Predicting peak season warehouse volumes

For several months each year, warehouses face a surge of activity due to skyrocketing product demand. This peak season begins as early as October as people begin preparing for the upcoming holiday season and ends sometime in January as warehouses are still dealing with high return volumes.

During this time, supply chains often get disrupted, and warehouses must dig deep to find ways to operate more efficiently. One of the ways a warehouse can achieve more efficient operations during peak season is by predicting volume accurately.

Here’s why predicting peak season warehouse volumes is important, some of the challenges warehouses are facing this year, and strategies warehouses can use to predict volume accurately.

Why Do Warehouses Need to Predict Volume?

Did anyone predict that the Rubiks Cube, Cabbage Patch Kids, or Cozmo would be such holiday hits? Someone might have, but what about the precise volume of consumer demand? Probably not, or there wouldn’t have been such shortages (and so many disappointed children) during the years when millions or tens of millions of these items were sold.

Sure, it’s the season to be jolly. But, for warehousing businesses, it’s also the season for preparation. Across the industry, warehouse operators are focused on one of the most critical components of peak season success – forecasting volume.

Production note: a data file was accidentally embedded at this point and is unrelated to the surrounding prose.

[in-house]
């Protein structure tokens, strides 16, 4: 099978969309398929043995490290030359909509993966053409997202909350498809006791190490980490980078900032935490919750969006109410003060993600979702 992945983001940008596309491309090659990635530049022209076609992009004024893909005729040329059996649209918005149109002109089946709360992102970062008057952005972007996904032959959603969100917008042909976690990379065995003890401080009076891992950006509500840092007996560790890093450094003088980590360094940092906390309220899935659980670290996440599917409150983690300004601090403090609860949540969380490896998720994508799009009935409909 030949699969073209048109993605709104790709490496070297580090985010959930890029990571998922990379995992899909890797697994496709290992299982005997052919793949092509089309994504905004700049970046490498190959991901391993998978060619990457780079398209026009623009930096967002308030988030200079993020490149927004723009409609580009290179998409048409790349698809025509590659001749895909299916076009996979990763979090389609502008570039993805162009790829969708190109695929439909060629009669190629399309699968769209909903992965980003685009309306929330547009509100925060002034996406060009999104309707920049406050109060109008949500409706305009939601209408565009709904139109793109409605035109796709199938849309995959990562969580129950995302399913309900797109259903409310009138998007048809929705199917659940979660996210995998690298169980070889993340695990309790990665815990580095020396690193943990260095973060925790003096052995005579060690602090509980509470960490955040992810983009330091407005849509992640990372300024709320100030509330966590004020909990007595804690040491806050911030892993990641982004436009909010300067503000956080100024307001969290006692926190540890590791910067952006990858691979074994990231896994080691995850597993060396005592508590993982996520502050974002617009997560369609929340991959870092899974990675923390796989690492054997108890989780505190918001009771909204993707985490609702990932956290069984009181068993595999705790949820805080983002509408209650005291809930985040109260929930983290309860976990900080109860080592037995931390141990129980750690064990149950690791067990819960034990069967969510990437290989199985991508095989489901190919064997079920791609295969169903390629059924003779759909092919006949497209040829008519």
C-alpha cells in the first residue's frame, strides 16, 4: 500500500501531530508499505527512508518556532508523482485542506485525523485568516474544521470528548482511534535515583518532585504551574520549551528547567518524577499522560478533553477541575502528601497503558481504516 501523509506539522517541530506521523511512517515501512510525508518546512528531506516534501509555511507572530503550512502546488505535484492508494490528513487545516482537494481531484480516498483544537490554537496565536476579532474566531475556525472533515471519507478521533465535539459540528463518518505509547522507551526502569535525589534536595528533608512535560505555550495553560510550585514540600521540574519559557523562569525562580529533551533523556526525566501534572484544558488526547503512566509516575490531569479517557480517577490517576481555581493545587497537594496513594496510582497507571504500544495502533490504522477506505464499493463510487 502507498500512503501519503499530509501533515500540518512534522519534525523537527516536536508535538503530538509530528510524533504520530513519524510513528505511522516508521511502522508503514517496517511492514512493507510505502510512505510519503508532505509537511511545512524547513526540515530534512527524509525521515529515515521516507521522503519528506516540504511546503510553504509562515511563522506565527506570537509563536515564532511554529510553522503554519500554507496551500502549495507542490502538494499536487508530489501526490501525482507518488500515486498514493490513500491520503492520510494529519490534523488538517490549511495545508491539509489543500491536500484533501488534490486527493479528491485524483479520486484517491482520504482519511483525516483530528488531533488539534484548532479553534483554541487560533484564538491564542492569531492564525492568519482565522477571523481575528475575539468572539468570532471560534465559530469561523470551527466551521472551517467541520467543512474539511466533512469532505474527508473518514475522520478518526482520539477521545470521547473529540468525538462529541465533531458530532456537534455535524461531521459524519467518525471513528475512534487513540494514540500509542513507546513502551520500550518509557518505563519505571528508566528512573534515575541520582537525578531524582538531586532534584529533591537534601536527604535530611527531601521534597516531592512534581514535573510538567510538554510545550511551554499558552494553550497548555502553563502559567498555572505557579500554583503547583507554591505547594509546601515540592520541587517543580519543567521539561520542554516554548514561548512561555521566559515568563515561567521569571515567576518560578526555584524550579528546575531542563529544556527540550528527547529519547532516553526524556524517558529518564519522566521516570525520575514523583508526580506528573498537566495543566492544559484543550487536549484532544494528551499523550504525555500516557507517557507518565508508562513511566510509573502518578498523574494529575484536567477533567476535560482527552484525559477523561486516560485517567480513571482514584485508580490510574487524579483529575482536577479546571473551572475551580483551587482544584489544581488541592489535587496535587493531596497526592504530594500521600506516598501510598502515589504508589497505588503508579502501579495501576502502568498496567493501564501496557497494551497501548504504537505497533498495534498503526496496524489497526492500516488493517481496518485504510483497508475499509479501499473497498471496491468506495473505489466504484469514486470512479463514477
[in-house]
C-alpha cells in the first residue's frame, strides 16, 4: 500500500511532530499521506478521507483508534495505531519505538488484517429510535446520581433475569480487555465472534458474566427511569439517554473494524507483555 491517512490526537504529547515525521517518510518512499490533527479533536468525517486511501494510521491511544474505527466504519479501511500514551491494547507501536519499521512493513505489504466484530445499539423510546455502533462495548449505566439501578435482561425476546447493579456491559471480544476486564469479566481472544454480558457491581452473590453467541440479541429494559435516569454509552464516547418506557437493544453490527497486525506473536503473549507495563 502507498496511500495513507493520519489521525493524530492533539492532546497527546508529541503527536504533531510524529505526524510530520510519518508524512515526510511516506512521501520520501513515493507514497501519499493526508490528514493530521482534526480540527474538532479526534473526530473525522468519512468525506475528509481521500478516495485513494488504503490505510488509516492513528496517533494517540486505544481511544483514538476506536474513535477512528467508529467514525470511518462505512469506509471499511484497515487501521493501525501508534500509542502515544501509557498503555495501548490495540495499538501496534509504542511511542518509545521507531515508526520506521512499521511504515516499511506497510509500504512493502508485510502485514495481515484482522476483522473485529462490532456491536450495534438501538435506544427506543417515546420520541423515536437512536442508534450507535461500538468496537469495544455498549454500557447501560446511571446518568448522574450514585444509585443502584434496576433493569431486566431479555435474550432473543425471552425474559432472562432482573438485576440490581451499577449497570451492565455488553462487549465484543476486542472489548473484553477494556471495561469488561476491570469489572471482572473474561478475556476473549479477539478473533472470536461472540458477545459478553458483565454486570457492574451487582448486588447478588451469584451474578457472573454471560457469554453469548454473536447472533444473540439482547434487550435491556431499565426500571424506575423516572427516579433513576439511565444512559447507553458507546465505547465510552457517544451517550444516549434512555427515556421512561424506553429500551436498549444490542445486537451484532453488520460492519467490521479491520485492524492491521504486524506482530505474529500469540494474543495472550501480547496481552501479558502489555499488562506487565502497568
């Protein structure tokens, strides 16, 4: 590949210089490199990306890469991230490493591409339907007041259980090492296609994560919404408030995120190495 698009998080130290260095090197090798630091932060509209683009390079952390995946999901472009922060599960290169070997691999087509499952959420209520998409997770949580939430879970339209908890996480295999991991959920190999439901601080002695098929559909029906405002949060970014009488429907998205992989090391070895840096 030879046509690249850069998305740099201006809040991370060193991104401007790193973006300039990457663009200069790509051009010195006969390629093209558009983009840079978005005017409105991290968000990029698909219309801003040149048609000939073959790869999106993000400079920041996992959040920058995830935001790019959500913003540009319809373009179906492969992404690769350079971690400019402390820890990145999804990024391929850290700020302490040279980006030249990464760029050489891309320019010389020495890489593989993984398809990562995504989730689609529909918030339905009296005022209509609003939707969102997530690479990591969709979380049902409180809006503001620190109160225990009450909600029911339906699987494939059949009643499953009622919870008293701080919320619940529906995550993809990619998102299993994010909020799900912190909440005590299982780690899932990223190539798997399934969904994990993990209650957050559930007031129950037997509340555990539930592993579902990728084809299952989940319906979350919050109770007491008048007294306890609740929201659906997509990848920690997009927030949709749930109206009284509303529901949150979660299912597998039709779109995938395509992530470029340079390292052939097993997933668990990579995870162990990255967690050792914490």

Volume forecasting is increasingly vital during the months of October through December because it drives the resourcing and allocation of space, shipping, and labor. It’s not only essential to know your numbers so that you can prepare internally for what lies ahead, but you also need to keep your partners in the loop so that they can allocate those same resources effectively. If you don’t, the resources might get promised to a competitor.

Challenges Faced During Peak Season This Year

A year after one of the most volatile peak seasons in recent history, the world is bracing for another season that promises to be just as disruptive. While issues like global economic uncertainty aren’t as glaring as they were last year, others will continue to be challenges for distributors, warehousers, and retailers during the 2021 peak season. Here are a few of the factors that are making this year far from ordinary.

Consumer Demand Remains Strong

Soaring eCommerce growth over the past 18 months has kept retailers and shippers on their toes, particularly through peak season. According to Digital Commerce 360, shoppers spent $201.32 billion online during the 2020 peak season, a stunning 45.2% increase from the prior year.

The incredible pace of eCommerce growth has barely slowed since last year. Consumers have found that they enjoy the convenience of shopping online and plan to do more of it. eCommerce sales are expected to hit $908.73 billion in 2021, far outpacing forecasts prior to the pandemic.

At the same time that consumer demand for goods runs high, consumer expectations for service haven’t budged. Even though businesses are facing challenges with labor and supply chains, people still want their stuff on their doorstep as quickly as possible and don’t like seeing empty shelves.

COVID-19 Issues Continue to Pervade